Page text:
- Students should have obtained a minimum of two Graduate School Professional Skills credits.
- Students that are not exempt from Imperial’s Doctoral Academic Communication Requirement who score level 1 or 2 are required to take a progress check to complete the ESA. Students who score level 3 or 4 are considered to have fulfilled the requirement.
Following the ESA, you should provide formal feedback to the student on their performance (Students will be asked to comment on the quality of the feedback they receive in the Postgraduate Research Experience Survey, which is used to benchmark institutions). You should also discuss future training (internal and external) and professional skills development. For students starting on or after the 24 September 2019, you should also discuss the outcome of the Turnitin Similarity Report.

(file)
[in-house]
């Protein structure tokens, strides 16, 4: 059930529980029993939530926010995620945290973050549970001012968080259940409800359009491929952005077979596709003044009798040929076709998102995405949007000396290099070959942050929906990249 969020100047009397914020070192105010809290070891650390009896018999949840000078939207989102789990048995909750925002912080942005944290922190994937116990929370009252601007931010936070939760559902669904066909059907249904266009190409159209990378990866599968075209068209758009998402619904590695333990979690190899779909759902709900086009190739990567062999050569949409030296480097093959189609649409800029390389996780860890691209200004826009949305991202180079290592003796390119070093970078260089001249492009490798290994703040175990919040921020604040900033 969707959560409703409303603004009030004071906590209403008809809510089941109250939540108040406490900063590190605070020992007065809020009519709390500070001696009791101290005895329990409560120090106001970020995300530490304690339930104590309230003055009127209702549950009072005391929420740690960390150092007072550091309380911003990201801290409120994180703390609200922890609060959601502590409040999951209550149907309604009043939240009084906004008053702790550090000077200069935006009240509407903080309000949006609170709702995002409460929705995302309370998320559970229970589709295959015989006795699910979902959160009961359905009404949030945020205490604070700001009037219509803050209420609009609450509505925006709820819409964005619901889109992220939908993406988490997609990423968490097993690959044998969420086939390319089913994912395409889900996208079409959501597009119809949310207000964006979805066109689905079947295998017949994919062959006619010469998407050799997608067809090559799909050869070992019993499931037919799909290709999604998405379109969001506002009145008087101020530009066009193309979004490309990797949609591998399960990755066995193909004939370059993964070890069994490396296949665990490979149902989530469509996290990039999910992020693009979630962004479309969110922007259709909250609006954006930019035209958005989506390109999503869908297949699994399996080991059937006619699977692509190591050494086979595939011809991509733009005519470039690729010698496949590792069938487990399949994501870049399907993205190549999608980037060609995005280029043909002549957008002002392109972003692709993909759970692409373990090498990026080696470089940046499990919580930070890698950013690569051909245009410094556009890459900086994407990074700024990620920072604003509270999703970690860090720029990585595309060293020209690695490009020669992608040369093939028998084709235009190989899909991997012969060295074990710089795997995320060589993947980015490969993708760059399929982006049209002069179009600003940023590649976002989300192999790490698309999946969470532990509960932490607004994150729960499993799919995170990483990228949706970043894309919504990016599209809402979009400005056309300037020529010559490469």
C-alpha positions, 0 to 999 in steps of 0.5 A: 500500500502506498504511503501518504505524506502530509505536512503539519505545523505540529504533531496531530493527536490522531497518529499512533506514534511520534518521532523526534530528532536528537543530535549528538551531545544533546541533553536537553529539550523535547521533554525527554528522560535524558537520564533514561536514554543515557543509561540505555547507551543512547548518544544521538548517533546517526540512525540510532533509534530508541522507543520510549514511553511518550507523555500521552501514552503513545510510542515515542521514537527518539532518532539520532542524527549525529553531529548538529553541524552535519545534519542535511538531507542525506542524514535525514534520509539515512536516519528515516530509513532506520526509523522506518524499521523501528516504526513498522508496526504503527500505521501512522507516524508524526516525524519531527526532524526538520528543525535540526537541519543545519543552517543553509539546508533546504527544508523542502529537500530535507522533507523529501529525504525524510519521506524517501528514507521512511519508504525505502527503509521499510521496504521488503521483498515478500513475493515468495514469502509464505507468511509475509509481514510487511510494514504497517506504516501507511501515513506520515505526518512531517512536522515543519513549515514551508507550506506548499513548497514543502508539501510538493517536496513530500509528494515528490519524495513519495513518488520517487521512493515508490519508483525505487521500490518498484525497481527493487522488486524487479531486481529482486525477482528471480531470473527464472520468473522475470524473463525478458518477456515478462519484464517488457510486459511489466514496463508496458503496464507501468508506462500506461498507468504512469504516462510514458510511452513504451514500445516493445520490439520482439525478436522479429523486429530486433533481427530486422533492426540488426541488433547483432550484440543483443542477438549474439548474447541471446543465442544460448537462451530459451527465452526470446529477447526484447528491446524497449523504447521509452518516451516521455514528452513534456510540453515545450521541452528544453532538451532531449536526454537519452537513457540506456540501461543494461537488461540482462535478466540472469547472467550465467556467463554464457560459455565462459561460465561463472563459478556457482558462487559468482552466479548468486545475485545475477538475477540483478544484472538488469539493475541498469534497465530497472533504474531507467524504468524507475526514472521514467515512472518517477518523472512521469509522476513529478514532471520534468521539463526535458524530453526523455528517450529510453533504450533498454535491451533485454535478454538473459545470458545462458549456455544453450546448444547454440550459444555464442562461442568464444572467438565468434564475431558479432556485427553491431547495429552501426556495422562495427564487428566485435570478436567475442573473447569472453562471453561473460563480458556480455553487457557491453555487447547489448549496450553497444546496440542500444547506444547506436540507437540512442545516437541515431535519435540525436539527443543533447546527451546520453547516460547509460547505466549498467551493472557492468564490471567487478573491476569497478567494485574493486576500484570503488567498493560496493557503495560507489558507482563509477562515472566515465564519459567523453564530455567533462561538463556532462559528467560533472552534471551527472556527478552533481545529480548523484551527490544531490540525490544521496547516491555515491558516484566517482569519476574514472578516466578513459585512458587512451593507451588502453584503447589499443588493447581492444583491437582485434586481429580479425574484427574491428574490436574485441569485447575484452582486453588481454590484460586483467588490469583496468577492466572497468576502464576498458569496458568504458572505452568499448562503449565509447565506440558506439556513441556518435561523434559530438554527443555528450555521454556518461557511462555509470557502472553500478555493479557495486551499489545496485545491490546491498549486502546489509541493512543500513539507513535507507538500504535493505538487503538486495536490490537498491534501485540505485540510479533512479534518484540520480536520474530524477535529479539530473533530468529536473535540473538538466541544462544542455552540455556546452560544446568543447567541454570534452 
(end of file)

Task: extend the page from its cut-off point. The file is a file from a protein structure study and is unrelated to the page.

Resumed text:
Late Stage Review
The College requires that a further review of a PhD student’s research ability be carried out through the LSR to determine whether registration for the PhD can continue.
The form of the review will be determined by the student’s department (and approved by the College) and must be completed by 24 months for full time students/48 months for part time students, which may include one opportunity for re-assessment.
- Typically, as a minimum, students will be required to submit a research plan by 24 months which shows how they will complete their programme by 36 months and start writing up.
- Students should have obtained four Graduate School professional skills credits (two by ESA plus two more by LSR)